For the first time in I don’t know how long, I had three days off in a row. Three days off with no other obligations. Under normal conditions, I would have been working those days. A freak winter storm blew through here and gave me the adult equivalent of a Snow Day–as well as a long weekend. Power outages at work meant I had to cancel appointments. Conflicting schedules meant that I had no weekend plans for a change. The horse and dog both were recovering from injuries–which meant no temptations into long meandering walks in the woods or a frigid couple of hours riding around in circles in the indoor arena.
I could write to my heart’s content and not feel guilty about it.
I’d been champing at the bit (no pun intended) for a while now to find a little ‘me’ time and indulge in some serious writing. I’d been looking over some old projects and I’d been taking a hard look at the viability of current ones. Every chance I got, I would complain about how I didn’t have time to write–and suddenly, I did. Only, and here’s where the universe laughs, not really.
By Thursday evening, I was one of the lucky ones in my area who still had power. Over 200,000 homes lost power in the region, and almost 10,000 in my immediate area. Heavy rains for days had weakened branches and trees–when the skies suddenly dumped heavy snow to boot, trees bent under the weight of the wet snow. Some snapped, taking down power lines with them. Mine didn’t *quite* do that. What happened was that the trees pulled the lines down sufficiently to break the neutral ground cable from the pole–but not the rest of the power lines. So because I still had electricity, I innocently went to turn on the dryer Thursday night, and probably blew out half the wiring in my house.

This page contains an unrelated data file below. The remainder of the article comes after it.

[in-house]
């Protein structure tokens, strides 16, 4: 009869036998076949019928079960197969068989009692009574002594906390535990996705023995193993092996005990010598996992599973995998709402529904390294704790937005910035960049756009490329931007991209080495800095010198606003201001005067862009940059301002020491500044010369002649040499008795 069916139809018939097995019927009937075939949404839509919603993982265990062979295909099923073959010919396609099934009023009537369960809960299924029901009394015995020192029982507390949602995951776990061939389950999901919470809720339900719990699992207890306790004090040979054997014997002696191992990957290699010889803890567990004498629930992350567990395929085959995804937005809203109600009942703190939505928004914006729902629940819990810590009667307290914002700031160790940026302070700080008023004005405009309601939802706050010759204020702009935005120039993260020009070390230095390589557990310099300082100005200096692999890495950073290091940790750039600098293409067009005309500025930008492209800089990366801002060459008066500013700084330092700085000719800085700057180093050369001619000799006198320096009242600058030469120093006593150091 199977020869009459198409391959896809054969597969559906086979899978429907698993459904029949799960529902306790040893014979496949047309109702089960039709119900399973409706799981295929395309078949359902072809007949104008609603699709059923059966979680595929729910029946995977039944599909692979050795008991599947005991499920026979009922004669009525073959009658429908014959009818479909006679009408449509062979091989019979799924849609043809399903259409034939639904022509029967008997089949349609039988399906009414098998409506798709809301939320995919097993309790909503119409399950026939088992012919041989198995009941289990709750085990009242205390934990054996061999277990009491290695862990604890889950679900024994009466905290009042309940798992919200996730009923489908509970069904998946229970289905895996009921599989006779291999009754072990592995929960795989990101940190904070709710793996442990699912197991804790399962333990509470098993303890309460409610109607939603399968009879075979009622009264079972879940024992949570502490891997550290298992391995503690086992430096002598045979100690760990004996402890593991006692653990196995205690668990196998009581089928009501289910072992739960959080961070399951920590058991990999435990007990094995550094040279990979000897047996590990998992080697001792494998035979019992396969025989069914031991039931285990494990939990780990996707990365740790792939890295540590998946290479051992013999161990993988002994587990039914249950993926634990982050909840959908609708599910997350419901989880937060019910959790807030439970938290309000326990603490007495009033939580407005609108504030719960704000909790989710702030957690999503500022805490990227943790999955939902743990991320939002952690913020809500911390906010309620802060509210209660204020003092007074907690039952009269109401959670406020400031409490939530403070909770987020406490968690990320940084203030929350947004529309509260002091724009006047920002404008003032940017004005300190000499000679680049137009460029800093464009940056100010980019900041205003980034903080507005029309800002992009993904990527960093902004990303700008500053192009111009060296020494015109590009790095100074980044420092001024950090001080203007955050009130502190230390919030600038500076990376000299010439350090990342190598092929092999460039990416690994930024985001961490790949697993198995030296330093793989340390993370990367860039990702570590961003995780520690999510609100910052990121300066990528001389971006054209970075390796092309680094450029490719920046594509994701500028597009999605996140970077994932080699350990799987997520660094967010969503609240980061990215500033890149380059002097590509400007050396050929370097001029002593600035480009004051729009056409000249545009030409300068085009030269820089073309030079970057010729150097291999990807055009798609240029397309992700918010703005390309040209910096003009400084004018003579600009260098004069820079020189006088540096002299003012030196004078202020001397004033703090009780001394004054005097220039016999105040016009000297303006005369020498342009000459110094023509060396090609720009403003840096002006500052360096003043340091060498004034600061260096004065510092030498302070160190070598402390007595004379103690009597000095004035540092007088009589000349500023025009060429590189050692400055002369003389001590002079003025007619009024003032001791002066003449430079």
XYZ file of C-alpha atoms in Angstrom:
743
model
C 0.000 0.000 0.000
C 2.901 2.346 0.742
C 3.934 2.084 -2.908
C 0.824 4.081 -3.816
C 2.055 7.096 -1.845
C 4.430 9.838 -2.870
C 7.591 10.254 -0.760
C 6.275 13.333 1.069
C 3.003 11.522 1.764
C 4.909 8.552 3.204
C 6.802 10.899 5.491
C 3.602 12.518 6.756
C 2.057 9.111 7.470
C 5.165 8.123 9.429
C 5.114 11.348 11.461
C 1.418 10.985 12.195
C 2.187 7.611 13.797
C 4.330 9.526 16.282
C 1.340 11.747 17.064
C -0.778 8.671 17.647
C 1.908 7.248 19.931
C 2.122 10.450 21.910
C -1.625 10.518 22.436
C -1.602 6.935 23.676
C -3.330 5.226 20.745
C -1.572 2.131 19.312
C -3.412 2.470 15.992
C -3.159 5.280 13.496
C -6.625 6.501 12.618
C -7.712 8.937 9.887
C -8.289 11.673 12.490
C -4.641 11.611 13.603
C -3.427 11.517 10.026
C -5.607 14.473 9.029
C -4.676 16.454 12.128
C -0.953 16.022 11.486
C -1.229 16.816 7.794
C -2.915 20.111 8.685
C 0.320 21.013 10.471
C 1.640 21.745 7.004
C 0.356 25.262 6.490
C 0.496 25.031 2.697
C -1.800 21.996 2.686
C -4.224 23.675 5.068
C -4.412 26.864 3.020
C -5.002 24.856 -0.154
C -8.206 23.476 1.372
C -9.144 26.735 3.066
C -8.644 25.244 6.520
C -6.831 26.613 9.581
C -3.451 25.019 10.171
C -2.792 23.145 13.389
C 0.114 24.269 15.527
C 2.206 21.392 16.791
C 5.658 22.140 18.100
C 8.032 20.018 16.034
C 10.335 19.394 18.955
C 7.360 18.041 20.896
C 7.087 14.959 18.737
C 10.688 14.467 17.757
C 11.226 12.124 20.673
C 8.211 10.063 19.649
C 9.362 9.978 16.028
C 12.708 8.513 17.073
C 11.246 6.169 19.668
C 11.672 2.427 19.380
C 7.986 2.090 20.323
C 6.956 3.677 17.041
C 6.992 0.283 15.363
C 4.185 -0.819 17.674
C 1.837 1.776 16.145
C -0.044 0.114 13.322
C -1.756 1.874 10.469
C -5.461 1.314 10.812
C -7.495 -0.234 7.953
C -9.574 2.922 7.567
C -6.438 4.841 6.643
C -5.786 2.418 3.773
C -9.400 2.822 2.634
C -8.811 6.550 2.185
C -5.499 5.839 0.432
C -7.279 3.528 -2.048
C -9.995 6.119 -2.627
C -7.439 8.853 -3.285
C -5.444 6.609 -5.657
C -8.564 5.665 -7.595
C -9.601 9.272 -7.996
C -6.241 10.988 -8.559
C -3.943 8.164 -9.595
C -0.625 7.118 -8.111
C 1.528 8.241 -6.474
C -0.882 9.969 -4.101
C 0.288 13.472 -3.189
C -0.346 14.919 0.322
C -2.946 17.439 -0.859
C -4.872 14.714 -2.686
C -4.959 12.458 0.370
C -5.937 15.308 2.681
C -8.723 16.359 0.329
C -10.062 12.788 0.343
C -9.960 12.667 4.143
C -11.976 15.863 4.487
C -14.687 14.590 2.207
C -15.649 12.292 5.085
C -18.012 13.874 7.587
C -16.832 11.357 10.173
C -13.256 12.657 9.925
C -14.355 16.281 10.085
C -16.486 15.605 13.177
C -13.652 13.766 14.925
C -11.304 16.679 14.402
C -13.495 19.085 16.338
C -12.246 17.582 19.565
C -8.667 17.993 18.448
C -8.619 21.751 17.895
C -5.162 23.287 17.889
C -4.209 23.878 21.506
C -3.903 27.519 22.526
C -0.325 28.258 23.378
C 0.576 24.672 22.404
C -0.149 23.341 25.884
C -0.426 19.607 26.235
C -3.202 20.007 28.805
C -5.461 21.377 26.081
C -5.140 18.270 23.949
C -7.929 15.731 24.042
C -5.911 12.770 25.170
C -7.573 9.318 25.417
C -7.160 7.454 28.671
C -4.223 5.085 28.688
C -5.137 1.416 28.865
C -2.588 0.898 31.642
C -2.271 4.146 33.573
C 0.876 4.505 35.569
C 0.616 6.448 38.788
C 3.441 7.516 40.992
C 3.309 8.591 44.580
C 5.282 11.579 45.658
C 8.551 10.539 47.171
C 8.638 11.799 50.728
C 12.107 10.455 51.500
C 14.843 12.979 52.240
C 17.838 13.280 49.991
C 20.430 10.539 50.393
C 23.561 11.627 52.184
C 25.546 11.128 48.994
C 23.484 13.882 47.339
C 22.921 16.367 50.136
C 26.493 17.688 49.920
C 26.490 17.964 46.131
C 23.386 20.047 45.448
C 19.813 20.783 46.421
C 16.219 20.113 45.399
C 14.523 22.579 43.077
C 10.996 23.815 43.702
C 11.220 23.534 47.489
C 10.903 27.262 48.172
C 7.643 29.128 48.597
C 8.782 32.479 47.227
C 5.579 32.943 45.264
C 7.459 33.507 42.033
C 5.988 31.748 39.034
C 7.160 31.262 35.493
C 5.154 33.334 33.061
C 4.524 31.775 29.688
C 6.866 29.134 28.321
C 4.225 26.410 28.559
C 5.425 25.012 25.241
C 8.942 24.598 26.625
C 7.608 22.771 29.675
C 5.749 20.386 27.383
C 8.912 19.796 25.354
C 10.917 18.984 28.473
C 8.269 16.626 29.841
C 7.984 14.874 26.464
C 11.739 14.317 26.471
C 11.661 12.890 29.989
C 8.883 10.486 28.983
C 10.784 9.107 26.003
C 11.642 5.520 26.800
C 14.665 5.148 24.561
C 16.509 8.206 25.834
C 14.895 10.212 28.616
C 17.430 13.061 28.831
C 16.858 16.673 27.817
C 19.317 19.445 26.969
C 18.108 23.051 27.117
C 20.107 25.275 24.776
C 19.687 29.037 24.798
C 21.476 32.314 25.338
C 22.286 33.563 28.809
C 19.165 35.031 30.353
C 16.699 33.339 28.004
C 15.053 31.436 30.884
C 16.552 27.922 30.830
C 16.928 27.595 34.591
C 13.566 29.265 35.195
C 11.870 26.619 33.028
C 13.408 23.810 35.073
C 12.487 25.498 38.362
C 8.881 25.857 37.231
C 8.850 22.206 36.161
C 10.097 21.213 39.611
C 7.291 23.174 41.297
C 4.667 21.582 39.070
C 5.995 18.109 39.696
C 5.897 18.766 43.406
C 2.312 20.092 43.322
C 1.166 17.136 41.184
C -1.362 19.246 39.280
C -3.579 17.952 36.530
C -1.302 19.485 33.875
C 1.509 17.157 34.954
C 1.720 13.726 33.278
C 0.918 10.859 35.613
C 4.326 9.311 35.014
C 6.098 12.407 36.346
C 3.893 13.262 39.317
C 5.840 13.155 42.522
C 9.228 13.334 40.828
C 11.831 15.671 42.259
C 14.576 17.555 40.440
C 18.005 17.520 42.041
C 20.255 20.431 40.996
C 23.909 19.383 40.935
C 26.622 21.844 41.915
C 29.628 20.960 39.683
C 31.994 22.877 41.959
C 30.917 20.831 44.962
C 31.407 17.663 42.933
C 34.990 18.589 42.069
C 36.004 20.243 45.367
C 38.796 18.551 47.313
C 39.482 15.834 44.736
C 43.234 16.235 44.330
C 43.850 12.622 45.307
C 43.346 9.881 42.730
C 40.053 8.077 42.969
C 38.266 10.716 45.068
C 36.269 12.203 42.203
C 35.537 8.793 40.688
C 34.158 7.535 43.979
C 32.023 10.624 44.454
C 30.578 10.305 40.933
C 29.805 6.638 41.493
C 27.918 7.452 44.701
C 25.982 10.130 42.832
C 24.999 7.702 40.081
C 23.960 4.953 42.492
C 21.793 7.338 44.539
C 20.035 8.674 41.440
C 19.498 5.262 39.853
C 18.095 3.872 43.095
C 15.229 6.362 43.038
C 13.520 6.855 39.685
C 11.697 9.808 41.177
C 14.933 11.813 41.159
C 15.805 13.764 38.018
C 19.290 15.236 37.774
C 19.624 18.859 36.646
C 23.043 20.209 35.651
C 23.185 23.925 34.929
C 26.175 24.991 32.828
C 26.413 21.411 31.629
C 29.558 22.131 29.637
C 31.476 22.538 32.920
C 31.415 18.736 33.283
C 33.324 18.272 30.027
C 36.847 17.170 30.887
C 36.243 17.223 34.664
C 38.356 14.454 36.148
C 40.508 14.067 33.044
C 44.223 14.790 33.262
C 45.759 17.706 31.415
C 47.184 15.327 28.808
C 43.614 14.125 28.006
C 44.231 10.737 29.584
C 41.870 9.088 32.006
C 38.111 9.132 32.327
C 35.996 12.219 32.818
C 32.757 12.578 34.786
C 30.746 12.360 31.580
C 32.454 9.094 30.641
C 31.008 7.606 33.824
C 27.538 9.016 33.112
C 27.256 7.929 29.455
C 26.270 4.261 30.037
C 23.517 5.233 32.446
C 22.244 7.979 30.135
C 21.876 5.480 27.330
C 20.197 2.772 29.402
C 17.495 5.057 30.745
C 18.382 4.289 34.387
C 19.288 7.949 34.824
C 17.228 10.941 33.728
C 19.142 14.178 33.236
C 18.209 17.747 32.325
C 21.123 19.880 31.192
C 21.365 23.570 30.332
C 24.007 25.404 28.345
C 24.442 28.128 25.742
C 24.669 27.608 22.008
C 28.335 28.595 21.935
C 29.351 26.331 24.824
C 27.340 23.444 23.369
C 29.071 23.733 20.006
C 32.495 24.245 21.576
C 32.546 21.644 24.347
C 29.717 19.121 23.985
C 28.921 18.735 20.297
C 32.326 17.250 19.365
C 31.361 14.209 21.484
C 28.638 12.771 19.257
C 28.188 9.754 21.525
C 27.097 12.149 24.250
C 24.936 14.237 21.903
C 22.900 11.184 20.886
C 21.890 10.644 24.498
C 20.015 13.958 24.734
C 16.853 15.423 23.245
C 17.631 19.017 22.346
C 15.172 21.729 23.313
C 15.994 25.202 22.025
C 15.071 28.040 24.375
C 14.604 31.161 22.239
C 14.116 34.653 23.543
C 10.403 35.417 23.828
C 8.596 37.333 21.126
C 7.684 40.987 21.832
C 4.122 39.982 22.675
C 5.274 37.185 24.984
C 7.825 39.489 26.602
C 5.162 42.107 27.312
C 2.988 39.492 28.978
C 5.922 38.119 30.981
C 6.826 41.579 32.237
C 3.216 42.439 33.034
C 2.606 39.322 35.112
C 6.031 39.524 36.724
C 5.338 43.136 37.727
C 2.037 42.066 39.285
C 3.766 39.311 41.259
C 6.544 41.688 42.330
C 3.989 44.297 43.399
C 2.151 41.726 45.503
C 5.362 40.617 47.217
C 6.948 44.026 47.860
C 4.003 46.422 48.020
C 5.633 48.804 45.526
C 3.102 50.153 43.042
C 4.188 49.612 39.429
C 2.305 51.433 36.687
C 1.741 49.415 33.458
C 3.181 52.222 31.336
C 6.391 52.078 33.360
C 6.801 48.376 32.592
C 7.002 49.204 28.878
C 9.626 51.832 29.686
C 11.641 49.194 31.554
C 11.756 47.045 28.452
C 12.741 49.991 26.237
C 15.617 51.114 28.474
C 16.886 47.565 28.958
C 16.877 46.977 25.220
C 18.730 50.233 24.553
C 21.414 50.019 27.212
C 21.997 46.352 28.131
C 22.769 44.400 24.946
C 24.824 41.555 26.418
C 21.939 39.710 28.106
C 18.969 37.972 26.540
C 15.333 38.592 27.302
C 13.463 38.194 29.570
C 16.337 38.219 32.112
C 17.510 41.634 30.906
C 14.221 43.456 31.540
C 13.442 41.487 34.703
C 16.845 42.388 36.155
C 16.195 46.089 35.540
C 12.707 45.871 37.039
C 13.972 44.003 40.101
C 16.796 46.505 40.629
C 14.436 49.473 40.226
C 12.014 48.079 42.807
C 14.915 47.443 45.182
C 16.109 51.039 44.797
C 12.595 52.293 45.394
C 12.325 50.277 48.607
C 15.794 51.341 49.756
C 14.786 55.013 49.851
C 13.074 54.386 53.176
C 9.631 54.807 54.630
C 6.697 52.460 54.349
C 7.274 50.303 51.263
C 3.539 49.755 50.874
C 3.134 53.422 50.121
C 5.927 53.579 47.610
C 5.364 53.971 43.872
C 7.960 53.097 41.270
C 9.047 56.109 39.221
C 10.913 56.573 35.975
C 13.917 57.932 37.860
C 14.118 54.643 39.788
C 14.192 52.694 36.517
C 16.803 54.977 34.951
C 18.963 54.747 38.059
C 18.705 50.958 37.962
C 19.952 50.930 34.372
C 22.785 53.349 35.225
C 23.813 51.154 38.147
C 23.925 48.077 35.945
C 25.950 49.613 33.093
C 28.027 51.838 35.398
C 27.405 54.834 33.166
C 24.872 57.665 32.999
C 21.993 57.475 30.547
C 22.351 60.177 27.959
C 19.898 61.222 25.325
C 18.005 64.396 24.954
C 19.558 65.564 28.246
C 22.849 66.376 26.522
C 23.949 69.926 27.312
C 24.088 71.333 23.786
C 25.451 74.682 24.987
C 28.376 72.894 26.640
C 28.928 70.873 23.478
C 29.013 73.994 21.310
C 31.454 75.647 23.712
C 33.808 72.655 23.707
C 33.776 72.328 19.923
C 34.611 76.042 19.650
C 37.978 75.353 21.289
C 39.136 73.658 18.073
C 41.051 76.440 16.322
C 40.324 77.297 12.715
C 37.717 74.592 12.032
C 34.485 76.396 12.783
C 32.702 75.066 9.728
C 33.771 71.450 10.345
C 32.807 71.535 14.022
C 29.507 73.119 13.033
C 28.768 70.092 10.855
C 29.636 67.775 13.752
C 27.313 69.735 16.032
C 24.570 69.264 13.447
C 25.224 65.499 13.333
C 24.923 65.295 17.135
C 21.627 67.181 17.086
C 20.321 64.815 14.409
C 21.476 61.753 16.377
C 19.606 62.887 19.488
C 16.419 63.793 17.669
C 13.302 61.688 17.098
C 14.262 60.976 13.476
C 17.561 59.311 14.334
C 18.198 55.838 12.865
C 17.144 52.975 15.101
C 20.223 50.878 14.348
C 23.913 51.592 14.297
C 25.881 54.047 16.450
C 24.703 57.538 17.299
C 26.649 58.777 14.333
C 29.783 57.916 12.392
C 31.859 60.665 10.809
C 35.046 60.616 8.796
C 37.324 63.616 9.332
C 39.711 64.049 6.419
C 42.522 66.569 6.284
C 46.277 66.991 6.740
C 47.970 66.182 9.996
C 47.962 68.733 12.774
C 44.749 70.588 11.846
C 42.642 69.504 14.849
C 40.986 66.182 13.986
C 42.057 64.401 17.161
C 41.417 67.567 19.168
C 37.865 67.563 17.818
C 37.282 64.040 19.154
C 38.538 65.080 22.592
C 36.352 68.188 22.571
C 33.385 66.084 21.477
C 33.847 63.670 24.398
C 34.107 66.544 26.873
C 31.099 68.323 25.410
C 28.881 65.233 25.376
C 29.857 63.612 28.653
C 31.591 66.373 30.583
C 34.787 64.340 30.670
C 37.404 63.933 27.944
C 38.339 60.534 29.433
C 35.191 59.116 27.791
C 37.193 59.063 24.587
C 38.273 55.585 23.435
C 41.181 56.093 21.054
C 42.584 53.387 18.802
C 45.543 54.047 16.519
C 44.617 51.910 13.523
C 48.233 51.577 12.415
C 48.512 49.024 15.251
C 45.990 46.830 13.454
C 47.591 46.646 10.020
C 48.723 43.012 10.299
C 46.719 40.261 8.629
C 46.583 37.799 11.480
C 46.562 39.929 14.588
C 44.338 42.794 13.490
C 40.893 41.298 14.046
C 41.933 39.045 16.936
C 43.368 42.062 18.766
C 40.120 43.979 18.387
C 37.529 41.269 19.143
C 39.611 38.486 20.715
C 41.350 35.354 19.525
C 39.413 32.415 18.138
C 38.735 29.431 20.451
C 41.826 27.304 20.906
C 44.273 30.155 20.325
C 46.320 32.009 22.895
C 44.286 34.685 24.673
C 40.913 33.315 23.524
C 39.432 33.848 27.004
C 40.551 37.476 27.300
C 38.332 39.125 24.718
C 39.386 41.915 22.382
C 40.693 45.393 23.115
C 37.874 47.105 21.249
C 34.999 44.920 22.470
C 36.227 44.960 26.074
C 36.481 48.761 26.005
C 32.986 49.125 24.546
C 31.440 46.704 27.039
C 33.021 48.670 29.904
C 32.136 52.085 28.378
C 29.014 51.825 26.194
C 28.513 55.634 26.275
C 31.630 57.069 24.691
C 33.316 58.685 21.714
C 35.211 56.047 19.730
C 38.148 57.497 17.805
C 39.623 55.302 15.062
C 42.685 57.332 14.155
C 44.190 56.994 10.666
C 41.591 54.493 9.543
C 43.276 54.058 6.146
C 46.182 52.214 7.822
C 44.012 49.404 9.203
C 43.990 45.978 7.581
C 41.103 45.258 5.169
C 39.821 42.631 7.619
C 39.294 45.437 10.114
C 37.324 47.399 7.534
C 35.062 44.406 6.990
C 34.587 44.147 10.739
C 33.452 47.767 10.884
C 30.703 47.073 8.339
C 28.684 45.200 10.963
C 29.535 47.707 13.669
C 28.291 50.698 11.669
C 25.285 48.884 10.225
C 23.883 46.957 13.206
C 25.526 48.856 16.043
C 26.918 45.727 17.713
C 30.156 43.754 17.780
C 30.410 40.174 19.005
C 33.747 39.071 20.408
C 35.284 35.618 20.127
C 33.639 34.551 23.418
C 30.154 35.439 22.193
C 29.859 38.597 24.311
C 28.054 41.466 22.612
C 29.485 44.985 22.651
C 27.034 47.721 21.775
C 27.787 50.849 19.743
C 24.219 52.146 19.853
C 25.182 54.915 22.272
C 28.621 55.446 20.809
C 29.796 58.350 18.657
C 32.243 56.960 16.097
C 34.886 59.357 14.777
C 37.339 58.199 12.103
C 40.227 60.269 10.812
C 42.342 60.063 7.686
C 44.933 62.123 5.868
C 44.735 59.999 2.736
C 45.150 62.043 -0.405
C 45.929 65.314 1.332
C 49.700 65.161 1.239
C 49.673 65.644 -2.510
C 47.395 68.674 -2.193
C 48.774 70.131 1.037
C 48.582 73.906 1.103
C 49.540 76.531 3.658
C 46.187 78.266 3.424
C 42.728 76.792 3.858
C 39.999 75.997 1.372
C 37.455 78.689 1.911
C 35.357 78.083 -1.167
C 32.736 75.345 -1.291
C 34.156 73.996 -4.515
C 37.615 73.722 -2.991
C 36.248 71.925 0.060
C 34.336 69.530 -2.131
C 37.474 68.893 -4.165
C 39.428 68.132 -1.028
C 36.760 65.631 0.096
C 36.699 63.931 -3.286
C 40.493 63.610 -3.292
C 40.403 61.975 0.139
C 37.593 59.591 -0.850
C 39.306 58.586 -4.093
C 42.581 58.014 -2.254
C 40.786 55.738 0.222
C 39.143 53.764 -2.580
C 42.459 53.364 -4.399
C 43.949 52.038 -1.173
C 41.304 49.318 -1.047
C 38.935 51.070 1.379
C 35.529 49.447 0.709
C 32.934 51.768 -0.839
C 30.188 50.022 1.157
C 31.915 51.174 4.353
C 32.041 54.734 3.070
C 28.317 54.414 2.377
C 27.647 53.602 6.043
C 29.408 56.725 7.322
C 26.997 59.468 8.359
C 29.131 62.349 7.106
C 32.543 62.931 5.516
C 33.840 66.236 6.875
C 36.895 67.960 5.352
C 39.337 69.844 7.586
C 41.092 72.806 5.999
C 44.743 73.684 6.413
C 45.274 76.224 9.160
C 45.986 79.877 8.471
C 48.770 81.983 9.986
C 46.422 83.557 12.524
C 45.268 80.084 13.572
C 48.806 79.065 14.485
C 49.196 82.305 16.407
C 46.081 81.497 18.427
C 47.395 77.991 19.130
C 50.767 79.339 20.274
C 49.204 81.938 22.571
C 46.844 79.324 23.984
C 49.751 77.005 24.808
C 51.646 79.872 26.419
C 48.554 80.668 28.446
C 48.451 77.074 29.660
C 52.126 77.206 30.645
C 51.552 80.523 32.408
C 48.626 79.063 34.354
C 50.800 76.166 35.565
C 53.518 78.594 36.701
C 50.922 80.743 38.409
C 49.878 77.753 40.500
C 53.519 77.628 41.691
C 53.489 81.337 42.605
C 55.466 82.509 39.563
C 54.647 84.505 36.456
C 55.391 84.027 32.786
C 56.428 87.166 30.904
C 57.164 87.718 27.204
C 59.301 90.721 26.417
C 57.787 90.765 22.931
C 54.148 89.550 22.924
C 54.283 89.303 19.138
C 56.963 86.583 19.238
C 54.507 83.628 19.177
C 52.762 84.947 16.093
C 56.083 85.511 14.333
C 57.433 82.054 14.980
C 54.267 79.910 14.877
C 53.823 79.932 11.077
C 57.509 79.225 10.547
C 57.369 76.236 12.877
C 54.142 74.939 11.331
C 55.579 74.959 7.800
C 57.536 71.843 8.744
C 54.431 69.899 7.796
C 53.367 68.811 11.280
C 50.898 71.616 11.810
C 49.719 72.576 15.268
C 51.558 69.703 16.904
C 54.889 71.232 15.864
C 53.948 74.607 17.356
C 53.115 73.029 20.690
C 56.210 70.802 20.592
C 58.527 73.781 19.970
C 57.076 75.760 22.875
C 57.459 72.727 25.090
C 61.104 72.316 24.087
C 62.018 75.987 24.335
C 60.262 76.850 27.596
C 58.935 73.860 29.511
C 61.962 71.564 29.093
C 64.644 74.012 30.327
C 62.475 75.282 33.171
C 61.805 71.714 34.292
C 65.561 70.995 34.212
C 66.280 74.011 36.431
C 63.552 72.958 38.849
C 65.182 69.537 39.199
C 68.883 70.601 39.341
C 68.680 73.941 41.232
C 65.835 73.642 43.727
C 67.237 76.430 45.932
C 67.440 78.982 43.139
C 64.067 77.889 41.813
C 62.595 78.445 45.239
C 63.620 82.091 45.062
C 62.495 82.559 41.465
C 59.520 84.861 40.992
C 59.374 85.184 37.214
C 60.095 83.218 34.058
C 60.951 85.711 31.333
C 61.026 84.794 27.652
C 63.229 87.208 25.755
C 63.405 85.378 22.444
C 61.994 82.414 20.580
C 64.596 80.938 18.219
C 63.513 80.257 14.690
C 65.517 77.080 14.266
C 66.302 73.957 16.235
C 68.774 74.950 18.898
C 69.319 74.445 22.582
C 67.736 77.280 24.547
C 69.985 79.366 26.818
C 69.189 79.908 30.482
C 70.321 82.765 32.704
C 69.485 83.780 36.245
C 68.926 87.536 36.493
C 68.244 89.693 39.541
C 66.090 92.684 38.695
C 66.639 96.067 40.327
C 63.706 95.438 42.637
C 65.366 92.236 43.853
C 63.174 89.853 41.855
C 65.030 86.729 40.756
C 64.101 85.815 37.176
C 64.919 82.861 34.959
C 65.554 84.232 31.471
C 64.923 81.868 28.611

The laundry room light brightened to a white-hot intensity, as though the MotherShip was hovering overhead and they were waiting to take me to their leader, and then went out. The dryer made a terrible grinding noise. I turned off the dryer, and the overhead light came back on–but dimly. I could smell a chemical, burning odor, so I shut the breaker to the laundry room and tiptoed away. I had no idea what had happened, but vowed to call an electrician in the morning.
Friday morning, I get the call that work has been cancelled, do the happy dance, and take the dog out into the yard. I took a ridiculous number of photographs, a few of which turned out well.
On our return to the house, I blithely start breakfast, turning on the stove and opening the fridge to get the bacon and eggs. As I watched, the fridge light dimmed. So did the lights on the stove. Saying some very bad words, I turned everything off, but I realized that the damage might have already been done by whatever happened to the dryer the night before. I got an electrician out, and that’s when we discovered the leaning tree limbs and the pulled cables. The good news is the electric company will have to fix that. The bad news is the wiring in the house may be damaged, and I won’t know until the electric company fixes the cable. Oh, and I have to leave the main breaker switched off in the meantime. Which means no heat, no water, and worst of all, no internet.
I dealt with it pretty well last night. I put on all my cold weather riding gear and sat with a camp lantern, reading from the well-charged Nook. I had pocket hand warmers in my bedroom slippers and was wearing hand-knitted fingerless mittens given to me by a friend. The dog slept by my side on the couch. It was peaceful. In fact, by 8:30, I was seriously thinking of bed.